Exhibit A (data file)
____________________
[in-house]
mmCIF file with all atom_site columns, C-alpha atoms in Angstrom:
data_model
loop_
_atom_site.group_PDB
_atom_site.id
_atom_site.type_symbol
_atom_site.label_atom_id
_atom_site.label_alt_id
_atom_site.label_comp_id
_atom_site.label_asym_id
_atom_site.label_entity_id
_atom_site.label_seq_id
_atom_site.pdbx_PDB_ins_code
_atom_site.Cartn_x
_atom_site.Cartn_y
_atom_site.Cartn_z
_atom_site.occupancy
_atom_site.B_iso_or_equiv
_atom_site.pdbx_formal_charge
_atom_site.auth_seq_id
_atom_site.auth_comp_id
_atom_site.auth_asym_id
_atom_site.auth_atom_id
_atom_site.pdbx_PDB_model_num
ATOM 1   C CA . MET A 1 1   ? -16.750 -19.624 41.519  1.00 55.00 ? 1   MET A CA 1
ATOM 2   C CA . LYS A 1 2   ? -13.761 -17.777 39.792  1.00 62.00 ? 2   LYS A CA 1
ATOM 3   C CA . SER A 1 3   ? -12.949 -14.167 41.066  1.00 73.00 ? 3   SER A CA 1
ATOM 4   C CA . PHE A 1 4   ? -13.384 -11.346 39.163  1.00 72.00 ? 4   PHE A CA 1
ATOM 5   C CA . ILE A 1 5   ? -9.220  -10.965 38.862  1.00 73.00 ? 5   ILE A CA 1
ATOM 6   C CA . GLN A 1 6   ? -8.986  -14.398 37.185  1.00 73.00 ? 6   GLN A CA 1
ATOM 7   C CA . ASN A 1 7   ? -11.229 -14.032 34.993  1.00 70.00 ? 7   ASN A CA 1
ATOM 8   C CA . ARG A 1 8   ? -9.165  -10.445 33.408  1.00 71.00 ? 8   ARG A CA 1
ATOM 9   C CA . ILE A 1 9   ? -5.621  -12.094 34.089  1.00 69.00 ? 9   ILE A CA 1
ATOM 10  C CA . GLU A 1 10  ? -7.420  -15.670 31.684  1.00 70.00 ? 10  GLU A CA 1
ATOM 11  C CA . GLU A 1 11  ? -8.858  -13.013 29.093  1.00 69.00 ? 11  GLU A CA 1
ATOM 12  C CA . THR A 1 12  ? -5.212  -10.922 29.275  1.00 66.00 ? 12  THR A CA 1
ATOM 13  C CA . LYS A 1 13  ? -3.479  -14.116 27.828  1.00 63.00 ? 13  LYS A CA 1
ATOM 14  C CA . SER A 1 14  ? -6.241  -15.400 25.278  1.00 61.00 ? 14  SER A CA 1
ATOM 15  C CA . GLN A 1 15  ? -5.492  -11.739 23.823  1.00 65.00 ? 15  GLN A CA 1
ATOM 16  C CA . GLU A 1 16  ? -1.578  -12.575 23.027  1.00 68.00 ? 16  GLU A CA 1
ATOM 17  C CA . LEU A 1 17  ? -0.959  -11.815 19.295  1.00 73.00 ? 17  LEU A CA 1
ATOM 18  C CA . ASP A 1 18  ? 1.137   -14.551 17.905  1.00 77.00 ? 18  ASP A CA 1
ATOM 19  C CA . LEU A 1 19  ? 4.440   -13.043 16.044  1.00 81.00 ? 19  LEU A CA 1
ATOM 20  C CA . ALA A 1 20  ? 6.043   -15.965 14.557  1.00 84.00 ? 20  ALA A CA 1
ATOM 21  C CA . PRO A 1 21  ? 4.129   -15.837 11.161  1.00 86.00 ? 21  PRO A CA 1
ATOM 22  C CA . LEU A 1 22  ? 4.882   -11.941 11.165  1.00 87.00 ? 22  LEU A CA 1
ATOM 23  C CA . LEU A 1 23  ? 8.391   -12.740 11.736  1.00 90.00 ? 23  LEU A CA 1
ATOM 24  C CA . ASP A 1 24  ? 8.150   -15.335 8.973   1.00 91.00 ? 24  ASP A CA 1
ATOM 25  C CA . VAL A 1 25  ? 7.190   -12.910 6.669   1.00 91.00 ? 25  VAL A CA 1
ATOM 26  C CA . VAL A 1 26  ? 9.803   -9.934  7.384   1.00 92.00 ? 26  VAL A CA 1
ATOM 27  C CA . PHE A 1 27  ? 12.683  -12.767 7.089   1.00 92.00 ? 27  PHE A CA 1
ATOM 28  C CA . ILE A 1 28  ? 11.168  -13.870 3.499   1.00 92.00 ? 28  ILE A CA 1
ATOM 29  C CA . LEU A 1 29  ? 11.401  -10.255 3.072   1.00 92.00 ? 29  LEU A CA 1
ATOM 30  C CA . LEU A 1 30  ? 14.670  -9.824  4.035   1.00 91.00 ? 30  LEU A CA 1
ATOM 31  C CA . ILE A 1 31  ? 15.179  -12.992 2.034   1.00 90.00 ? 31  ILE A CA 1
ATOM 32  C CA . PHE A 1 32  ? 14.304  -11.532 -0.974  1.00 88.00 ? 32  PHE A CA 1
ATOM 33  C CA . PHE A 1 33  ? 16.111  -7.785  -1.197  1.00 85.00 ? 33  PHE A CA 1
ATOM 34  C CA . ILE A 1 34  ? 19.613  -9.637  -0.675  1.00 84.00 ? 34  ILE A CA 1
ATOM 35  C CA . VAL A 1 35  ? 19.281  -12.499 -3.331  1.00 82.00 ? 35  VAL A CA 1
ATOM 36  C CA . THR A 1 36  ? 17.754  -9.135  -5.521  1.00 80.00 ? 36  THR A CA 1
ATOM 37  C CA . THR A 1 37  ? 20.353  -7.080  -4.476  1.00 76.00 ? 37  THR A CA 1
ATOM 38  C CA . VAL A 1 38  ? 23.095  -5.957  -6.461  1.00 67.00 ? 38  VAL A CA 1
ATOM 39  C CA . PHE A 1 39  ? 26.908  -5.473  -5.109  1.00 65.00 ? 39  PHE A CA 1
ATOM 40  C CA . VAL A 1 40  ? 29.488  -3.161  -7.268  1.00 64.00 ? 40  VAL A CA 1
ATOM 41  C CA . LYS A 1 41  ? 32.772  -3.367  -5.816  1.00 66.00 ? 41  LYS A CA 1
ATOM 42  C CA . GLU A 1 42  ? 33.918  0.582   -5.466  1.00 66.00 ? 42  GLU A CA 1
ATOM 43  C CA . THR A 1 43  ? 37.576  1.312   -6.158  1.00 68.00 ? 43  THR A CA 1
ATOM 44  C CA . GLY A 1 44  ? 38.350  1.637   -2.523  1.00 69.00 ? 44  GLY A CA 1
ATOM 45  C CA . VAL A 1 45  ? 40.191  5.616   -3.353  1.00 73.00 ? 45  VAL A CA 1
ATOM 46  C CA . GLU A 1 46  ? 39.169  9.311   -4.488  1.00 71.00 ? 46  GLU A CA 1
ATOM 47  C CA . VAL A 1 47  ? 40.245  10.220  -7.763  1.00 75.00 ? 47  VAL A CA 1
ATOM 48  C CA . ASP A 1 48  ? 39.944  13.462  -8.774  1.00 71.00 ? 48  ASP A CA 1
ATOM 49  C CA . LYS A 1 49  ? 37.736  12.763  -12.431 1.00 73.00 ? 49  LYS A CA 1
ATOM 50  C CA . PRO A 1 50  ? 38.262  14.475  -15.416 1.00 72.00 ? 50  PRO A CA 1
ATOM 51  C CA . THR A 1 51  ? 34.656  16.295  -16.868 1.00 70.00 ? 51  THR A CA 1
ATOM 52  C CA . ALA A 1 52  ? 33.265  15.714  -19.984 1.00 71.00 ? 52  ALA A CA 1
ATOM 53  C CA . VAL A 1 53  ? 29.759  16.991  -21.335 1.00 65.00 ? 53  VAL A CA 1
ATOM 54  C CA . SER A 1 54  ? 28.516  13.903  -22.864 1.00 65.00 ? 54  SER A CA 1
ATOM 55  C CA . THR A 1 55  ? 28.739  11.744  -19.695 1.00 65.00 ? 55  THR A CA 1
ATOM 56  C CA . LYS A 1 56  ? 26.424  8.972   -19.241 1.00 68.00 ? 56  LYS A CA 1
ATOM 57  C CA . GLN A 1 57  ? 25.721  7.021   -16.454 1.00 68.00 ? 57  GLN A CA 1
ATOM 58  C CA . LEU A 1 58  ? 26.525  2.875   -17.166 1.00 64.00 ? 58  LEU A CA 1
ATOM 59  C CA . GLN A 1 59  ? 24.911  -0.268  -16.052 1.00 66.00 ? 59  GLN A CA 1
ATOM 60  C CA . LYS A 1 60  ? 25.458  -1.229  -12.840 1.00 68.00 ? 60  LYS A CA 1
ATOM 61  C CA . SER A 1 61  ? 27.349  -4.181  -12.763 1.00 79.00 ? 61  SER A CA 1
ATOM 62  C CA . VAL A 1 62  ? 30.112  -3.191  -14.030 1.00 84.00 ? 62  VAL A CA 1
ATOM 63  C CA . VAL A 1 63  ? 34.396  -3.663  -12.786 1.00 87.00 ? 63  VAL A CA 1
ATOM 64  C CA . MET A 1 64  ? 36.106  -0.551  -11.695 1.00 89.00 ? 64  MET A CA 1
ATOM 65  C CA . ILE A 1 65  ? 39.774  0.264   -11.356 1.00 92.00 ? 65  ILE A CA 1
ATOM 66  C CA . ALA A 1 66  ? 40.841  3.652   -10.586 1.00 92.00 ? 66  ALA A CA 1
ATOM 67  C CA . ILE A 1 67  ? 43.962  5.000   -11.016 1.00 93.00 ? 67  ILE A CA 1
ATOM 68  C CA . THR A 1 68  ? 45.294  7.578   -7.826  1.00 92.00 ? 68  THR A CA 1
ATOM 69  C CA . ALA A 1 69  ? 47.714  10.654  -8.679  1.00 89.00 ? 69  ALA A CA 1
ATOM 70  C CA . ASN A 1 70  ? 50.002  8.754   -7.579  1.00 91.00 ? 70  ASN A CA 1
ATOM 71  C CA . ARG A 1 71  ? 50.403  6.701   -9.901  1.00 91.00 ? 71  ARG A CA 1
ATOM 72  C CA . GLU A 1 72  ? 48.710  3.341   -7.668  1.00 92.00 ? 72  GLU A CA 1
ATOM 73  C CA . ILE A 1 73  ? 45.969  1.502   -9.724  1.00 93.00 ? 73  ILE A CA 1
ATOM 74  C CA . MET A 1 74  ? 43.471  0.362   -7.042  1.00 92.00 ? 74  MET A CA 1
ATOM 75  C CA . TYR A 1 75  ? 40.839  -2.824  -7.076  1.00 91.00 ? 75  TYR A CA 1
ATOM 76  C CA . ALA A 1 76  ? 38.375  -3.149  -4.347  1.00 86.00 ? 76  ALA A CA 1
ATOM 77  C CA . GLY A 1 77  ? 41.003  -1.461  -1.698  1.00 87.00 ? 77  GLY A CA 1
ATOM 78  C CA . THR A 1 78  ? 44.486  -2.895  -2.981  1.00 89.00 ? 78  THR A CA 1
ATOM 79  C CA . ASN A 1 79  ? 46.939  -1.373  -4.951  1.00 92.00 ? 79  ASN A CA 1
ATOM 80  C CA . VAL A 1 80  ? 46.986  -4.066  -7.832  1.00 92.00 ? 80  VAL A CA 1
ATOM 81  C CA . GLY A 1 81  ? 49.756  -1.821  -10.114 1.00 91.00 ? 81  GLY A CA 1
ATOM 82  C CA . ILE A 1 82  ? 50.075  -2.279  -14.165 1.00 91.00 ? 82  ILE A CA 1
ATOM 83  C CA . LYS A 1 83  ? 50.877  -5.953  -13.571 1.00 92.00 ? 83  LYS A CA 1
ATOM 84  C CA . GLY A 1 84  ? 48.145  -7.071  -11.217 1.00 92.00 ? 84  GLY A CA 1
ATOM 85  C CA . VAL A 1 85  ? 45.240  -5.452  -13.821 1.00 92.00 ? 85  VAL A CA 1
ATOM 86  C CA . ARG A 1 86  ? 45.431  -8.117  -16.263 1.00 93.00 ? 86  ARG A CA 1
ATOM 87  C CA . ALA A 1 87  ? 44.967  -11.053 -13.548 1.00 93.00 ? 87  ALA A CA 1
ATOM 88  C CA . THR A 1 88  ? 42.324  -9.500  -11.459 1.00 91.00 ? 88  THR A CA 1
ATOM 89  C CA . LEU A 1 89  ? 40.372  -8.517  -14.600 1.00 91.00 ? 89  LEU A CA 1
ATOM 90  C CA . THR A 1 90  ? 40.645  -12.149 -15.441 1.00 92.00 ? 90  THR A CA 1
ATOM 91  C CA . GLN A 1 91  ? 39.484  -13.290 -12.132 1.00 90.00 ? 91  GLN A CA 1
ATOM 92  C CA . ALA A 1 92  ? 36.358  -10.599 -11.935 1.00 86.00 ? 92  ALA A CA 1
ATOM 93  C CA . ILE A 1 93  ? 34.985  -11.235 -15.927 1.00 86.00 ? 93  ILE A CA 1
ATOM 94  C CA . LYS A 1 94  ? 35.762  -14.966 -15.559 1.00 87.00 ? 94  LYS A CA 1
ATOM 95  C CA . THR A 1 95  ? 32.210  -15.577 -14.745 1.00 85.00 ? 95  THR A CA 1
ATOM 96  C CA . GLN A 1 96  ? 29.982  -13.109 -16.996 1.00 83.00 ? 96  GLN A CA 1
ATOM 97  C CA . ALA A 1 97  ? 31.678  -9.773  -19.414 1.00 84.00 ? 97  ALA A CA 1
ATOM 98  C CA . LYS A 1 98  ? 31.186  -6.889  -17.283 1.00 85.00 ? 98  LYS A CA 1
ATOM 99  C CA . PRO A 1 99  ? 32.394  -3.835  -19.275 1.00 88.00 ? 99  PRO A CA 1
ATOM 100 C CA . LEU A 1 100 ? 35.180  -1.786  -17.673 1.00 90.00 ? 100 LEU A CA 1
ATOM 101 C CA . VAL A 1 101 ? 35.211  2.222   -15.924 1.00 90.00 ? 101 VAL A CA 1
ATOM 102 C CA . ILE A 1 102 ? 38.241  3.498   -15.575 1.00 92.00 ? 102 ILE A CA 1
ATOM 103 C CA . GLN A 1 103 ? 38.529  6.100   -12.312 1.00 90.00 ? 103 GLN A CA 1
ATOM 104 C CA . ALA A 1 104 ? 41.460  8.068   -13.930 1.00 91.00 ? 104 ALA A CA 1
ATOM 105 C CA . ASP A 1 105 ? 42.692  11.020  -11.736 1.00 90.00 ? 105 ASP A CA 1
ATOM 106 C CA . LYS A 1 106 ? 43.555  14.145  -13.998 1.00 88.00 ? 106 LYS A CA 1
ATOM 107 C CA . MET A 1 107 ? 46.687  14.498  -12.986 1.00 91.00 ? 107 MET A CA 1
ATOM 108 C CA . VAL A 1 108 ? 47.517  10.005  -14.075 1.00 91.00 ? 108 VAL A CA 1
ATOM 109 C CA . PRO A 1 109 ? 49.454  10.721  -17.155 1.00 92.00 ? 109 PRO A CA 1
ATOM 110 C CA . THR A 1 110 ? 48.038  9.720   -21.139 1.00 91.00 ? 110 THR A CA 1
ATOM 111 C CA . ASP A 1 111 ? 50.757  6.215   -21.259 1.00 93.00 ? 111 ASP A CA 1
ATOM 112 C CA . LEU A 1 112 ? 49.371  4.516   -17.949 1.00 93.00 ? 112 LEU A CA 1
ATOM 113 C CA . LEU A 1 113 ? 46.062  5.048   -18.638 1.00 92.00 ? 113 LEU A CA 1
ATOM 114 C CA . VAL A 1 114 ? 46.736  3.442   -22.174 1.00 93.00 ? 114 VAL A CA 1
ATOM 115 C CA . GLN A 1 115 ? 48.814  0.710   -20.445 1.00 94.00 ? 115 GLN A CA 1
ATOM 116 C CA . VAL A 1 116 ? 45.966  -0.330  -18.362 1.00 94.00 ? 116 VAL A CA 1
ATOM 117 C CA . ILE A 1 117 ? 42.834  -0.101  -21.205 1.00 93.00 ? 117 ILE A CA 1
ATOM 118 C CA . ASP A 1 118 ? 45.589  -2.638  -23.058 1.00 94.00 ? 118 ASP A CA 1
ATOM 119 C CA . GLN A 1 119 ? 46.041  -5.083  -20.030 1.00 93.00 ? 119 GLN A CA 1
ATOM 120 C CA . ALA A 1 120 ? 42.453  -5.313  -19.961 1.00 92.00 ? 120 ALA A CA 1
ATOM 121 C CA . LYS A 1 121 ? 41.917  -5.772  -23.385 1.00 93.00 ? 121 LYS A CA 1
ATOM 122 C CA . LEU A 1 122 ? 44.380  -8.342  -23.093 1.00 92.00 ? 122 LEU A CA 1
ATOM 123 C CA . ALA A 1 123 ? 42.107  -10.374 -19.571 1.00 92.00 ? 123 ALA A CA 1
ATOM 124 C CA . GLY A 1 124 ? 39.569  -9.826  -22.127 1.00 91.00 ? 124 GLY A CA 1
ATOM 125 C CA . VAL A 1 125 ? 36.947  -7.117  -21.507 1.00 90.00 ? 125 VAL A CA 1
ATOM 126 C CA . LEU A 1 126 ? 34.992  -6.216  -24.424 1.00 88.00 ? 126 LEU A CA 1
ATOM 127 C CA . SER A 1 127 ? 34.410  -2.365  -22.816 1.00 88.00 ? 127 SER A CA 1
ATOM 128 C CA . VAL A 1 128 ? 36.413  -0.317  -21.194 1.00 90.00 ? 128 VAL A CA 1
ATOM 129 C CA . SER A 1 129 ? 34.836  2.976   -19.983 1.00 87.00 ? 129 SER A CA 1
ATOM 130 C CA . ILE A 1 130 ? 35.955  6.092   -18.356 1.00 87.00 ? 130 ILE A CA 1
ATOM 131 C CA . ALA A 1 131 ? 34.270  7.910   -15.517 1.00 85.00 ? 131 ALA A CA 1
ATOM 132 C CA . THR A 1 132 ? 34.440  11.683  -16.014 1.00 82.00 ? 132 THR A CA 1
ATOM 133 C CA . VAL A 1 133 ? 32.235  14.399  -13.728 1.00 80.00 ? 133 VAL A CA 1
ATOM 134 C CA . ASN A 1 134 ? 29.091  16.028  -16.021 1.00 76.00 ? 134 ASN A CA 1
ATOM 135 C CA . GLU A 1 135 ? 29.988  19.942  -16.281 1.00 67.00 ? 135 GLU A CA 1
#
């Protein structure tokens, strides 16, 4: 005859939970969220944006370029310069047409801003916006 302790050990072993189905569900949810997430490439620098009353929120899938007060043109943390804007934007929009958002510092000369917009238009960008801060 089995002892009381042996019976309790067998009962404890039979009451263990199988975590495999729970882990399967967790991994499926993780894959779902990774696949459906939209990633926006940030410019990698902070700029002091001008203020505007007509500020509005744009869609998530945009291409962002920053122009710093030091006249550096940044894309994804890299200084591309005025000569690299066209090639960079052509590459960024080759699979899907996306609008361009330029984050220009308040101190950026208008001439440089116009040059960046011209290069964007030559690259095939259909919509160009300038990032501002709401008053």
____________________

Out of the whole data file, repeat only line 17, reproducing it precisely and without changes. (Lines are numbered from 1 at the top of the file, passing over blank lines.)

_atom_site.Cartn_z